Advice to the people doing the excluding: The truth is I think that everyone is a little exclusive at some point of their life. I don’t think it does us any good for everyone to pretend like we’ve been the best ever because we haven’t. I mean, everyone has made mistakes so I think the first step we can do is first acknowledging sort of our biases and the problems that we have with people because people have problems with people, it’s nothing new. It’s been happening forever, the first step is acknowledging that you have a problem with someone, communicating that you have a problem with someone and if you can’t work through those problems maybe you shouldn’t really be acknowledging that person to begin with. Maybe that’s probably the problem but you know, my best advice to somebody’s who’s actively being exclusive against someone or exclusionary, my biggest thing to say to those people is just to stop. People have other ideas to add to conversations and excluding those people’s ideas is not helping anyone. Diversity of opinion is the greatest thing to human thought, I think, in the world. So the more opinions the better, the more people there, the better diversity of thought and opinion. By excluding someone you’re not really helping yourself, you’re not really helping that person, so by including that person you have a whole new treasure trove of ideas to dig through.


One thing to make the world a more inclusive place: I don’t think anybody really has the perfect answer to that question. I think everybody can do a little bit every day to make the world a more inclusive place. I don’t think it’s anything that could happen overnight. I think it’s something that everyone has to sort of build to. I think we’re getting a lot better as a society, all these preambles I know it doesn’t matter really, but I think the best thing we can do is make sure our laws are as inclusive as possible. I think our groups should be as inclusive as possible. The body politics should be as inclusive as possible, just because the more diverse, by inclusiveness I mean really diversity of opinions and ideas, and the reason I say that is because the greater diversity of opinions and ideas we have in our workplaces, in our universities, and our schools, the greater diversity of opinions we have in those places, I think the more inclusive we’ll be because we won’t really see any reasons to exclude people.I think that by creating more diverse institutes we can really create a body of thinking Americans and an international body of people that can really work though problems and be inclusive at the same time because we won’t really see as many divisions and I’m not talking about your sort of classic idea of a colorblind world. Nobody really thinking thinks that’s a good idea, or that that exists or could exist anywhere but I mean, how to be more inclusive is really just about opening yourself to new ideas. New ideas come from new people and by including those people in your group of, you know, in your treasure trove of ideas, you can definitely have a more inclusive society.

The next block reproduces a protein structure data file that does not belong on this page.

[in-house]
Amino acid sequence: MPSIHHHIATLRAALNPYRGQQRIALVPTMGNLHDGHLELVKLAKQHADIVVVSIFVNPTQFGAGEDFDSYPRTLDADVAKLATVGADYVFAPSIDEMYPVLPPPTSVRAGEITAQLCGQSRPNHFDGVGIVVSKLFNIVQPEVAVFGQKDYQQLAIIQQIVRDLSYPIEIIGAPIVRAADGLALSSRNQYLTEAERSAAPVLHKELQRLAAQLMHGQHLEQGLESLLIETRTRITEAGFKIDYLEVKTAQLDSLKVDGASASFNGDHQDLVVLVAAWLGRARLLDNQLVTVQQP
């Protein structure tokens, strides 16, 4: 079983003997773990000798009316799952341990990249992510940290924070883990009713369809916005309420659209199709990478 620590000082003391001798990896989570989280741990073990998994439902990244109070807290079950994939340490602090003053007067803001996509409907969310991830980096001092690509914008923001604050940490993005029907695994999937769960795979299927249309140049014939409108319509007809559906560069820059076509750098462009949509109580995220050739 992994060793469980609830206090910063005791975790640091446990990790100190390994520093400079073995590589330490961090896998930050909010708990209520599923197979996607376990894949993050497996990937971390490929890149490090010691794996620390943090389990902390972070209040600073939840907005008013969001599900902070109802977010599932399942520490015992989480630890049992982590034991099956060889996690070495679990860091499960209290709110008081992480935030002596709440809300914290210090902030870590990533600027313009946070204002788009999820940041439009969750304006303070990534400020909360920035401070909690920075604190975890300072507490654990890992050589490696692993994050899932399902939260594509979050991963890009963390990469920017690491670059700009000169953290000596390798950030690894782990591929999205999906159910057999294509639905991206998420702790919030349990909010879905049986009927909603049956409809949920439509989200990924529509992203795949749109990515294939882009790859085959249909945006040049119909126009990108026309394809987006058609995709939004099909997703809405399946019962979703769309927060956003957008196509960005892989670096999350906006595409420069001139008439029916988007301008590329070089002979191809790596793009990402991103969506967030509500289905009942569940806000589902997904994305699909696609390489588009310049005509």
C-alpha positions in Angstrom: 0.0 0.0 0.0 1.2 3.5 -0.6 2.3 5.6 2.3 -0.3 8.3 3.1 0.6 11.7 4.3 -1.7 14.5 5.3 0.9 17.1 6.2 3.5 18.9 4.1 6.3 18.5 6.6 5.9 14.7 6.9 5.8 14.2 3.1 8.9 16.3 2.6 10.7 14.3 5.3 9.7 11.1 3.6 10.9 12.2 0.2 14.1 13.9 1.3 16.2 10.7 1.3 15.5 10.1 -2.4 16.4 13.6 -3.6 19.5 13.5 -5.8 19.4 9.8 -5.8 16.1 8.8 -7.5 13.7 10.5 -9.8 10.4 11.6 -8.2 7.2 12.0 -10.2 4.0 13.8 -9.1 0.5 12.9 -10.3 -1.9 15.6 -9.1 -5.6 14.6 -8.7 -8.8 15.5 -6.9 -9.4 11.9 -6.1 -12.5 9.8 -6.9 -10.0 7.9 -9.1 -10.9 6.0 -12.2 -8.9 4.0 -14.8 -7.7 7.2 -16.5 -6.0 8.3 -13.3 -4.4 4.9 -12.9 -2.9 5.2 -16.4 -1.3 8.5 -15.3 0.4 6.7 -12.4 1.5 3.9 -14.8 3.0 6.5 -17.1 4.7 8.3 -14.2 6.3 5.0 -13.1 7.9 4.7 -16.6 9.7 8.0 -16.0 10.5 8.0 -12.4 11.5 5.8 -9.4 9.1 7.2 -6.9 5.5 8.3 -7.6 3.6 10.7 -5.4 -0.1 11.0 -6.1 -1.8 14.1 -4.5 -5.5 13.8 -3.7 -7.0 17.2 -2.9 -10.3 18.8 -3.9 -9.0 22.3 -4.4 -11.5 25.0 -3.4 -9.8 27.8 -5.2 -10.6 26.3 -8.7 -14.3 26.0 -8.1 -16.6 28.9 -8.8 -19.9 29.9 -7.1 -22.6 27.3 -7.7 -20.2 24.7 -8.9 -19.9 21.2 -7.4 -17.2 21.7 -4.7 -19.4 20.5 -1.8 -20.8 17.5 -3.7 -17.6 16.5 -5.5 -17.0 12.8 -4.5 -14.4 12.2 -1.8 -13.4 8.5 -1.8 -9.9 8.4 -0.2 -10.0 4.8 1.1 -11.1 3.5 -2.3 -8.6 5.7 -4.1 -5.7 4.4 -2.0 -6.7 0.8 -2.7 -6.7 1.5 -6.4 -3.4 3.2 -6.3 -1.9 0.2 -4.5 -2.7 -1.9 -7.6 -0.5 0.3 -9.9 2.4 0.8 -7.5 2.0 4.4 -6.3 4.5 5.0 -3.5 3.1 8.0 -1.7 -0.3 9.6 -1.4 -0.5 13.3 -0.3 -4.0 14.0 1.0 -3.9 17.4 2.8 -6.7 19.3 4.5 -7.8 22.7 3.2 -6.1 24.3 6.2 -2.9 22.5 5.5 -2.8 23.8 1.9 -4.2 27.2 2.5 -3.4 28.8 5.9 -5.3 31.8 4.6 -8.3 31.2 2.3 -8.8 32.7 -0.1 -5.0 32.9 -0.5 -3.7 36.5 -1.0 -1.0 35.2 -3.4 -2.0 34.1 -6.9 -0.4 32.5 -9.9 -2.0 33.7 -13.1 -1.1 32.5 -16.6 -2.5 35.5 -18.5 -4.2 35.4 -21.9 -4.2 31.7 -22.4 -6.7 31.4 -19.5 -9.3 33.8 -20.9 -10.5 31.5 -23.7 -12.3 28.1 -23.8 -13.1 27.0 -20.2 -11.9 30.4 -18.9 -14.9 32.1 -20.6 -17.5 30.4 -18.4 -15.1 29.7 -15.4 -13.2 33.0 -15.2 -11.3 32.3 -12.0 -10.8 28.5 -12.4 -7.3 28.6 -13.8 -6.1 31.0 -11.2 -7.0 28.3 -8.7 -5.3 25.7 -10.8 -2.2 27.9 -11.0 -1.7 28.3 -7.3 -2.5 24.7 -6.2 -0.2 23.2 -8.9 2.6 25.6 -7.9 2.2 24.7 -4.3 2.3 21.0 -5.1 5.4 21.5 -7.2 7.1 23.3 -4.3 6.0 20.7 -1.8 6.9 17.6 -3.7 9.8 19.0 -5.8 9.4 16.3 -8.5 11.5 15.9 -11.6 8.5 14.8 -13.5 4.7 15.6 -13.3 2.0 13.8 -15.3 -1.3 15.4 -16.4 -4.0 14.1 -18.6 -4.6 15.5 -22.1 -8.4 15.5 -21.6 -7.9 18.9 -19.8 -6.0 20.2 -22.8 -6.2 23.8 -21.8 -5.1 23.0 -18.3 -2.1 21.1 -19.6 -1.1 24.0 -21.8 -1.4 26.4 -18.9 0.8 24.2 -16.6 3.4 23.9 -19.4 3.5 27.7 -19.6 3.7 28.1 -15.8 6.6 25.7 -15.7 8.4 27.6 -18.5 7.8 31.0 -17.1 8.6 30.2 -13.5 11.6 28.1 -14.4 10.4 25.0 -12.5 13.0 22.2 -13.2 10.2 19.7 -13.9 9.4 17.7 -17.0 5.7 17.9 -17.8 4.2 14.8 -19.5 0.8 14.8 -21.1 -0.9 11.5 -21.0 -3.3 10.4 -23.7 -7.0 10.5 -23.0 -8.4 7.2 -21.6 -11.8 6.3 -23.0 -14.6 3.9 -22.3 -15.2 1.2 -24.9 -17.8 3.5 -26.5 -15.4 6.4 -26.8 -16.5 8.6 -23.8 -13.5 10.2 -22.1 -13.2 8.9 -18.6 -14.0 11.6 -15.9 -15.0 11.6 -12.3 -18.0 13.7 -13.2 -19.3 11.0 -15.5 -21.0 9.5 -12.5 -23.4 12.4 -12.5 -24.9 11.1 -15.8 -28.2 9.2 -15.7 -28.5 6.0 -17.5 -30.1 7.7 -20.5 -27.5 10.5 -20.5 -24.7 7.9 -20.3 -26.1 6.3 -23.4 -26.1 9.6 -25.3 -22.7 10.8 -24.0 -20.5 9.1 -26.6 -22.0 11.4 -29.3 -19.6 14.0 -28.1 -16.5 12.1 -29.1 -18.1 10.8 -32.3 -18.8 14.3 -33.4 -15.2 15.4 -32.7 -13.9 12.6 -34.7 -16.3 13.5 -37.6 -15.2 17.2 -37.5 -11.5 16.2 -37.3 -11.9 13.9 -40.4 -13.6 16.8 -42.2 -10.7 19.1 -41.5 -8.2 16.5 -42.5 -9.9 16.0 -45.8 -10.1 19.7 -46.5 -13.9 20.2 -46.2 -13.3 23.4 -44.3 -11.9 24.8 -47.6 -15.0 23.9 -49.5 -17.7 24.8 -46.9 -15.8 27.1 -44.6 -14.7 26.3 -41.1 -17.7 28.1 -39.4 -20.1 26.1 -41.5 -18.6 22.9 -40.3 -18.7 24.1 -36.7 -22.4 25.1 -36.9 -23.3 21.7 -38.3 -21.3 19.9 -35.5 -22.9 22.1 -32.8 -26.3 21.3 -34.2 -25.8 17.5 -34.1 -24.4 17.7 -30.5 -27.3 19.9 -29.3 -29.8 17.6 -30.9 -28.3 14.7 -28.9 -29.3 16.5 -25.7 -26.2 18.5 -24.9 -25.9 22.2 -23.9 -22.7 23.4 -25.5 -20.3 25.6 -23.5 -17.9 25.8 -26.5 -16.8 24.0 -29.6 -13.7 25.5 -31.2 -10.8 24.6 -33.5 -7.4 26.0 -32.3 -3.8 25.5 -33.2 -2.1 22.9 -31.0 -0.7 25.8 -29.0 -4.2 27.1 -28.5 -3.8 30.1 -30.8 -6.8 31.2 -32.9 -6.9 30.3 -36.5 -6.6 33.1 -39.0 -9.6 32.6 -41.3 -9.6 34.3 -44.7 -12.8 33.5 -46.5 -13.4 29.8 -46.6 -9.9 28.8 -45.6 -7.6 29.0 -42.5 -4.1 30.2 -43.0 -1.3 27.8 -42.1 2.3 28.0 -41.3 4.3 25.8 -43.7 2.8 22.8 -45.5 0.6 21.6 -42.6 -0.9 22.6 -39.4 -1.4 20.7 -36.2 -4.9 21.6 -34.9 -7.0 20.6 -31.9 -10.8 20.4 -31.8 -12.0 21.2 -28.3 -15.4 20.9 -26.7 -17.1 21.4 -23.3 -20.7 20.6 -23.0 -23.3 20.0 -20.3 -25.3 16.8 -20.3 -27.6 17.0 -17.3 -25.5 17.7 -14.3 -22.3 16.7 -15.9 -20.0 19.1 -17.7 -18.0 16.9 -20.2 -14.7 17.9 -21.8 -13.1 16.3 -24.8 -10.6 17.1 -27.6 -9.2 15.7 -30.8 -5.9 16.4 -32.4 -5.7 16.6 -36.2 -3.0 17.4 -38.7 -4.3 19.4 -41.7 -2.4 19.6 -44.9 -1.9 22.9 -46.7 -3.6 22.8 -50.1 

“I think that with anything, the more inclusive the people are, when you’re trying to become a part of that group, the easier it is to be a part of it and the more easy it becomes to become passionate about it...”

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"human." is a culmination of the writing, photo, video and design work of Harrison Brink and Alisa Miller. It is meant to act as a forum where we show the vitality of the human spirit through the strife that people face and overcome. If you have any suggestions for the project, please contact us. All input is welcome.